Cardiac rehabilitation (rehab) includes a phase that helps you keep the healthy behaviours and habits that you learned in rehab. This phase, or program, is often referred to as the maintenance part of rehab, because it can help you maintain healthy lifestyle changes.
Your goals are to:
- Learn lifestyle changes to lower your risk of future heart problems.
- Continue exercising to regain your physical function.
Maintenance programs may be held at a community facility or at home and will be tailored to your specific needs.
Regular communication with your rehab staff or doctor for periodic reviews and assessments is an important part of a maintenance program. Your progress will be monitored by several rehab staff members. The number of rehab sessions you have each week will vary depending upon the structure of your program.
Your rate of recovery depends on age, gender, and other health conditions. Depending upon your condition and how you respond to rehab, you may stay in a certain phase or move back and forth among the phases. There is no set length of time that you must stay in a certain phase.
Your rehab staff will give you information and tools to enforce healthy habits, such as not smoking, staying at a healthy weight, and dealing with stress. You will also get tips on nutrition and taking your medicines.
This phase of rehab focuses on making lifestyle changes part of your everyday life.
- You will learn how to monitor your symptoms and heart rate.
- Ask for written instructions—including how fast your heart rate should be—so you can easily refer to them as you become more independent.
- Support throughout your life is important. Joining an exercise group or a support group for non-smokers may be helpful in maintaining lifestyle changes.
- If you exercise at home, make sure a health professional checks your progress.
- Education and support from nurses, dietitians, physiotherapists, and doctors will help you continue making lifestyle changes during this phase.
- In group programs, other people in the rehab program may become your support group and help you make lifestyle changes.
The following exercises are examples. Your exercise program depends on your medical history, clinical status, and symptoms and whether you have had heart problems or heart surgery. Discuss additional physical limitations or medical issues with your doctor before you begin any exercise program.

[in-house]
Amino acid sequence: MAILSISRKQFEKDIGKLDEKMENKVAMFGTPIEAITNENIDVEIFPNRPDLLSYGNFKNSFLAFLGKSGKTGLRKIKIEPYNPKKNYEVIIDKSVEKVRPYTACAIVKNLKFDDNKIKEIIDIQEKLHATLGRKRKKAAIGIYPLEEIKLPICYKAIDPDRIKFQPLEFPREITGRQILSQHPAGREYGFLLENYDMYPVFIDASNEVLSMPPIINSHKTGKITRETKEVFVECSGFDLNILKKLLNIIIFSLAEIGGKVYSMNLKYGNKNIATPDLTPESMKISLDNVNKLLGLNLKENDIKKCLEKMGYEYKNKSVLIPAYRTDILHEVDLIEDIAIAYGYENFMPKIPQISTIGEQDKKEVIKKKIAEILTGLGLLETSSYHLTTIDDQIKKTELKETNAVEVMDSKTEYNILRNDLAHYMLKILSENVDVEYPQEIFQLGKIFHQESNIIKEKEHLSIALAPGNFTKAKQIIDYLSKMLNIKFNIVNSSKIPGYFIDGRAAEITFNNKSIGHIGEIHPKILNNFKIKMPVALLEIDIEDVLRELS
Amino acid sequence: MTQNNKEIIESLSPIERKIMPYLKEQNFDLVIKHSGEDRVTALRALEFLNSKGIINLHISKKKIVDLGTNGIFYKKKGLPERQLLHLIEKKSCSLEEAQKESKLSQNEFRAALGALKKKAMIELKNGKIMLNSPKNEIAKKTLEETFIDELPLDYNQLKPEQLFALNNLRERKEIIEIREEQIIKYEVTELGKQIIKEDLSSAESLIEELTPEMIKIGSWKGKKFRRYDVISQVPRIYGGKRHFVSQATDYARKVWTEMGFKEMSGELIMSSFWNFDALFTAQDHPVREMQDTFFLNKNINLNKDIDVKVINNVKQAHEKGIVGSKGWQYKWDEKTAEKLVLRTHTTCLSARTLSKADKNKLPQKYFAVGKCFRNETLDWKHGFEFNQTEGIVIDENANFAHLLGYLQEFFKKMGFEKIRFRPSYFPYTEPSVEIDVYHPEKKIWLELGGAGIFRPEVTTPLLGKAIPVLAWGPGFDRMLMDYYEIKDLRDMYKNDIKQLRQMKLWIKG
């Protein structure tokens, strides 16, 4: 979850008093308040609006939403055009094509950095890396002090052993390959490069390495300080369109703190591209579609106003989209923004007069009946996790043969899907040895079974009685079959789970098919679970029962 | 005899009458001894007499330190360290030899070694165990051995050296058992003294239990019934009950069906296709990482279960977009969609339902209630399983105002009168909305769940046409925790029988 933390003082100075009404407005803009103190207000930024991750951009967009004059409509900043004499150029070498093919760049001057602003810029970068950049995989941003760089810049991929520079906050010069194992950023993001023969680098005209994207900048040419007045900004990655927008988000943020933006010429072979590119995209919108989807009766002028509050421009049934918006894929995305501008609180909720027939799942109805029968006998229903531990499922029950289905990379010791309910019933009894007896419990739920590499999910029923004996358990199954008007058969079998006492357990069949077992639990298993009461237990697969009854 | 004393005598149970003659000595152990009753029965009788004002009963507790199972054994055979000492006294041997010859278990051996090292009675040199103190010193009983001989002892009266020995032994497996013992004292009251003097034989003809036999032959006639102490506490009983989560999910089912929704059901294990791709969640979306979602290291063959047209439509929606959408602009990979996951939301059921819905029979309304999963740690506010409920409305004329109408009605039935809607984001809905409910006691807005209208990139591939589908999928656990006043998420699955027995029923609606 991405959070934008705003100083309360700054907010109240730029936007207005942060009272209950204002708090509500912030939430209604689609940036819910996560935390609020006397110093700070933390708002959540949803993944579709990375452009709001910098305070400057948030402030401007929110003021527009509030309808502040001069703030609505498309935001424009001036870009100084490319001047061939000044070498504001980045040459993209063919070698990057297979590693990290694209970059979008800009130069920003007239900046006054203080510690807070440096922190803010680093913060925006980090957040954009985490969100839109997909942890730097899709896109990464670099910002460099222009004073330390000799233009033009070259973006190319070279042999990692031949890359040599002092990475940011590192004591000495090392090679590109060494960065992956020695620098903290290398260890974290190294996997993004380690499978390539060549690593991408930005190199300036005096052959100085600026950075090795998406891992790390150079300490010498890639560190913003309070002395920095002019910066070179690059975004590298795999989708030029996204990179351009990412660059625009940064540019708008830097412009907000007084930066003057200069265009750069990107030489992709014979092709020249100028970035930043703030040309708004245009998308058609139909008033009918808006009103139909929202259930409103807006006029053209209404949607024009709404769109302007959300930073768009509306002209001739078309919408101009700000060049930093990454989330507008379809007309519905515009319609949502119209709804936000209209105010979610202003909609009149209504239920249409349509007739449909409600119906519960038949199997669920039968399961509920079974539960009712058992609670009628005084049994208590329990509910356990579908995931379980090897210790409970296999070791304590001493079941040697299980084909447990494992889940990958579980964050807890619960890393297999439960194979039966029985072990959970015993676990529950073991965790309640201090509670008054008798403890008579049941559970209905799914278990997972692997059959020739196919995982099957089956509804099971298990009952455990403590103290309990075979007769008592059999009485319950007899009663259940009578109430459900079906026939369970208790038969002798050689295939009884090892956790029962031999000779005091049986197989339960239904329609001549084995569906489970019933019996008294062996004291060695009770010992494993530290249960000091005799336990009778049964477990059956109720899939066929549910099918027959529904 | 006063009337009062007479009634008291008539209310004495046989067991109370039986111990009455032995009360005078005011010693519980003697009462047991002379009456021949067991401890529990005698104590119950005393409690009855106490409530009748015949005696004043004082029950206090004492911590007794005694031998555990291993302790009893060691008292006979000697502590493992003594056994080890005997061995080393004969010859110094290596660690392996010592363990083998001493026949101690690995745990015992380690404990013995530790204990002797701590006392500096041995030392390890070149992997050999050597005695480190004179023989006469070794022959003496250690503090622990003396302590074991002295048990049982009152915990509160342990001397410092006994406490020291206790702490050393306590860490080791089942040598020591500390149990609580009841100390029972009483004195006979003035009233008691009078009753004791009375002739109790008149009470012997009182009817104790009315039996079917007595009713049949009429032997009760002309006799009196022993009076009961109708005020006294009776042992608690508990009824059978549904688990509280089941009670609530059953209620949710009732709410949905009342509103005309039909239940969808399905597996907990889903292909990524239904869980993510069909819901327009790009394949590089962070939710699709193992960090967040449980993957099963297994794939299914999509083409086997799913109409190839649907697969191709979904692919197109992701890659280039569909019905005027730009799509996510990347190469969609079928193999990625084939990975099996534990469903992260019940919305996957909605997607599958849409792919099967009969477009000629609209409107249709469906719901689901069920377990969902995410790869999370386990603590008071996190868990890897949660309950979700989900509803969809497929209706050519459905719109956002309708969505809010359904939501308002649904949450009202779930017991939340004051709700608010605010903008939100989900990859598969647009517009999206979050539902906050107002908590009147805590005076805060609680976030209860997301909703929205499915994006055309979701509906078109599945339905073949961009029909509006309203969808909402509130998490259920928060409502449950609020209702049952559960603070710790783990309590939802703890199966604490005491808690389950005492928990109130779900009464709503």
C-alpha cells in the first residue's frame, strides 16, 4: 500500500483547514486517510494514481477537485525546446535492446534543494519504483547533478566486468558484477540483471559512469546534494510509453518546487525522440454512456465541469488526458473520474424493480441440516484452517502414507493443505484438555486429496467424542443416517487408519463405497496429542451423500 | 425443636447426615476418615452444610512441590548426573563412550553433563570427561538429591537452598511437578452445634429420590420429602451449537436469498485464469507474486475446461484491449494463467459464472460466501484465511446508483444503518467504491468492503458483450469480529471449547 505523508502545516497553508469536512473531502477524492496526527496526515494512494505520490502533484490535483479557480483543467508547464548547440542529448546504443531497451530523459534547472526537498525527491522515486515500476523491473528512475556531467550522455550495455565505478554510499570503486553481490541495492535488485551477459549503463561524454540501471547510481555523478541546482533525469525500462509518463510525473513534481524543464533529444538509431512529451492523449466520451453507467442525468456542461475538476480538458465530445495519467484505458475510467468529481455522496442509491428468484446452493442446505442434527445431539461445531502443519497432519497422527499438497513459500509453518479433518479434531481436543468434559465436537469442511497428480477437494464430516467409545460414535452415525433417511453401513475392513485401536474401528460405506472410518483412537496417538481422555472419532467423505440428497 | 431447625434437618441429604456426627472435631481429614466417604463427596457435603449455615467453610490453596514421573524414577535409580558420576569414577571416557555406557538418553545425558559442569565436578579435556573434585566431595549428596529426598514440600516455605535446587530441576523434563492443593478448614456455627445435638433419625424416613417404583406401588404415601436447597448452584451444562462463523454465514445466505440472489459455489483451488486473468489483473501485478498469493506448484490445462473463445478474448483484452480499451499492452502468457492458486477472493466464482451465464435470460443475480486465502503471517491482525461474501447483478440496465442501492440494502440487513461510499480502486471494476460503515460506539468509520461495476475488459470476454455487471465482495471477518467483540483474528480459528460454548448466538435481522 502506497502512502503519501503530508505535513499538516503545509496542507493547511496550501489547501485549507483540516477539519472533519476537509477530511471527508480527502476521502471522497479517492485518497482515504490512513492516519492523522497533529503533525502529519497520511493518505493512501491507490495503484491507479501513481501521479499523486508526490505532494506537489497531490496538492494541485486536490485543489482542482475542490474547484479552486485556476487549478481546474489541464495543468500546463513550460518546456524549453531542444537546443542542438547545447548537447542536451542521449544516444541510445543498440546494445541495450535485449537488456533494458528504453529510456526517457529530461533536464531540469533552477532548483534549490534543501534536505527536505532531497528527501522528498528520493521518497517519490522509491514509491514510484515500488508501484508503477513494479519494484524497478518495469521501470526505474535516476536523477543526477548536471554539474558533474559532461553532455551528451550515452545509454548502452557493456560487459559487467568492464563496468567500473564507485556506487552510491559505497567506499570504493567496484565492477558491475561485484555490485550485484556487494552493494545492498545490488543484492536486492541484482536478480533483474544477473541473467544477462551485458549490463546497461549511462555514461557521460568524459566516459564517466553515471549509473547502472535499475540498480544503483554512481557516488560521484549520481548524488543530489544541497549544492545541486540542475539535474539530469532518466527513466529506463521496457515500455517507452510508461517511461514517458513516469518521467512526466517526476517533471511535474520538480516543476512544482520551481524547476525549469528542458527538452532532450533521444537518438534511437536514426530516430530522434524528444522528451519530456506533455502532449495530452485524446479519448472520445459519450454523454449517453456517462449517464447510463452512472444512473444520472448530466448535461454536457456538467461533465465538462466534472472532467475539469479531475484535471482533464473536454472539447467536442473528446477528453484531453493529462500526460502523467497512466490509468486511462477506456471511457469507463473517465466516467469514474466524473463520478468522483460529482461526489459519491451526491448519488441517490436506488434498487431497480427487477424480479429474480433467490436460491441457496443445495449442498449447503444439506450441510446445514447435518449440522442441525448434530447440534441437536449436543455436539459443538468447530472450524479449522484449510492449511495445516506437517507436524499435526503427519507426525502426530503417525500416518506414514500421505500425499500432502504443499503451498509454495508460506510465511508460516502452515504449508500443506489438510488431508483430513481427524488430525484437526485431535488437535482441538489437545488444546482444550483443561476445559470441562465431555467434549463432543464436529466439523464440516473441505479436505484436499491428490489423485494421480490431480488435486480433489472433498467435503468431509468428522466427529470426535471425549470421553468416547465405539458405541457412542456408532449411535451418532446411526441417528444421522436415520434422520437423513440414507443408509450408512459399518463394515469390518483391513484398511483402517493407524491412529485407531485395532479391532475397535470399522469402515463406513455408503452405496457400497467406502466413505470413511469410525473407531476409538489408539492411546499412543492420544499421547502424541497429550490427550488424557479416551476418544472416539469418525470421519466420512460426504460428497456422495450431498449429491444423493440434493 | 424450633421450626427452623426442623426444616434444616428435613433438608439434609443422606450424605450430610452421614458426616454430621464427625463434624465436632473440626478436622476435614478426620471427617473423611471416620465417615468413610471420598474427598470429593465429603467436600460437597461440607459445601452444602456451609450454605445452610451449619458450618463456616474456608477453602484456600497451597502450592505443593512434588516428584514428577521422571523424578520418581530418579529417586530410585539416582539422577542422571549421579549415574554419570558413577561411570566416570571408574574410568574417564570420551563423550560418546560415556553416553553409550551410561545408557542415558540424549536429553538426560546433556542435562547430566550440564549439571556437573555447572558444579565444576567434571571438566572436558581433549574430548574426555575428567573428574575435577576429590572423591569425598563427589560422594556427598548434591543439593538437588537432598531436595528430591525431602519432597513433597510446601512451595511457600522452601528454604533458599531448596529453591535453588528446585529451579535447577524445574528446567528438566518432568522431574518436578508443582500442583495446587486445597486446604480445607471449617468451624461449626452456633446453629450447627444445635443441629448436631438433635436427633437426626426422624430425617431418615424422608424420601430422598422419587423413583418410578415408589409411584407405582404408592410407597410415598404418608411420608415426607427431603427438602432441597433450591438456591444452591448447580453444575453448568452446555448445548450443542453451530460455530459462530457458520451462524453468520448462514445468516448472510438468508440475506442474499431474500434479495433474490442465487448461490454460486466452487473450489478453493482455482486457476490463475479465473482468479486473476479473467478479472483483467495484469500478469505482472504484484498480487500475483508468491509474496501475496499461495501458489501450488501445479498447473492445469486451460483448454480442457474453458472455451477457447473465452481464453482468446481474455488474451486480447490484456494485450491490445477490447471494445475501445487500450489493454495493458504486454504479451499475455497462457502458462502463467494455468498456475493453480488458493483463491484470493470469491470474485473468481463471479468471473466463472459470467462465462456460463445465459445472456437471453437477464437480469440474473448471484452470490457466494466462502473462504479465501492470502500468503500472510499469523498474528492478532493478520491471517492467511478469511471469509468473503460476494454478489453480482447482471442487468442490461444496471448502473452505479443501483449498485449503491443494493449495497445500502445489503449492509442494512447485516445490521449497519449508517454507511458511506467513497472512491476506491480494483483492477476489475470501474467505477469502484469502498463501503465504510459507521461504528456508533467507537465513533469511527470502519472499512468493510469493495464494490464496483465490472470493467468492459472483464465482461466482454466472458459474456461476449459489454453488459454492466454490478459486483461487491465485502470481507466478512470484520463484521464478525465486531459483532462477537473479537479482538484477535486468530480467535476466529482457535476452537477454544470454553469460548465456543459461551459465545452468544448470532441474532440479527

Your exercise program will include stretching, aerobic exercise, and strength training. A daily exercise routine is encouraged.
Stretching and flexibility
Stretching should be a part of your warm-up and cool-down every time you exercise. There are many benefits from an increase in flexibility, including an increase in the length of time that you can continue to be active.
Frequency: Do stretching exercises at least 3 days a week.
Intensity: Stretch to a position of mild discomfort.
Duration: Hold each stretch for 10 to 30 seconds.
Repetition: Do each stretch 3 to 5 times.
Type: Control and hold without resistance, with emphasis on the lower back and legs.
Aerobic exercise in phase IV rehab is a program designed for a lifetime of commitment. Make it enjoyable by choosing activities that you like. It is still important that you use your target heart rate and rating of perceived exertion (RPE) and modify your intensity as you improve or face difficulties.
Aerobic (walking, swimming, biking, rowing, jogging)
- Within target heart rate range
- From somewhat hard to hard
- Until tolerance if no symptoms
- Minimum of 3 to 4 times a week
- Minimum of 5 days each week for weight loss
- 15 to 60 minutes
- Minimum of 45 to 60 minutes for weight loss
- Increase heart rate.
- Change type of activity.
- Increase duration (gradually).
Strength training continues to be an important part of your overall physical rehabilitation and conditioning. Gradually progress as you feel comfortable. But more important: combine it with your aerobic training. Be sure to monitor your progress toward your goals.
Continue to follow the recommendations on correct technique, breathing, and intensity to improve and/or keep your muscular strength and endurance.
Other Works Consulted
- American College of Sports Medicine (2010). Exercise prescription for patients with cardiac disease. In WR Thompson et al., eds., ACSM's Guidelines for Exercise Testing and Prescription, 8th ed., pp. 207–224. Philadelphia: Lippincott Williams and Wilkins.
- Graham IM, et al. (2011). Rehabilitation of the patient with coronary heart disease. In V Fuster et al., eds., Hurst's the Heart, 13th ed., vol. 2, pp. 1513–1530. New York: McGraw-Hill.
Current as of:
January 10, 2022
Author: Healthwise Staff
Rakesh K. Pai MD, FACC - Cardiology, Electrophysiology
Donald Sproule MDCM, CCFP - Family Medicine
E. Gregory Thompson MD - Internal Medicine
Adam Husney MD - Family Medicine
Martin J. Gabica MD - Family Medicine
John A. McPherson MD, FACC, FSCAI - Cardiology
Richard D. Zorowitz MD - Physical Medicine and Rehabilitation
Current as of: January 10, 2022
Author: Healthwise Staff
Medical Review:Rakesh K. Pai MD, FACC - Cardiology, Electrophysiology & Donald Sproule MDCM, CCFP - Family Medicine & E. Gregory Thompson MD - Internal Medicine & Adam Husney MD - Family Medicine & Martin J. Gabica MD - Family Medicine & John A. McPherson MD, FACC, FSCAI - Cardiology & Richard D. Zorowitz MD - Physical Medicine and Rehabilitation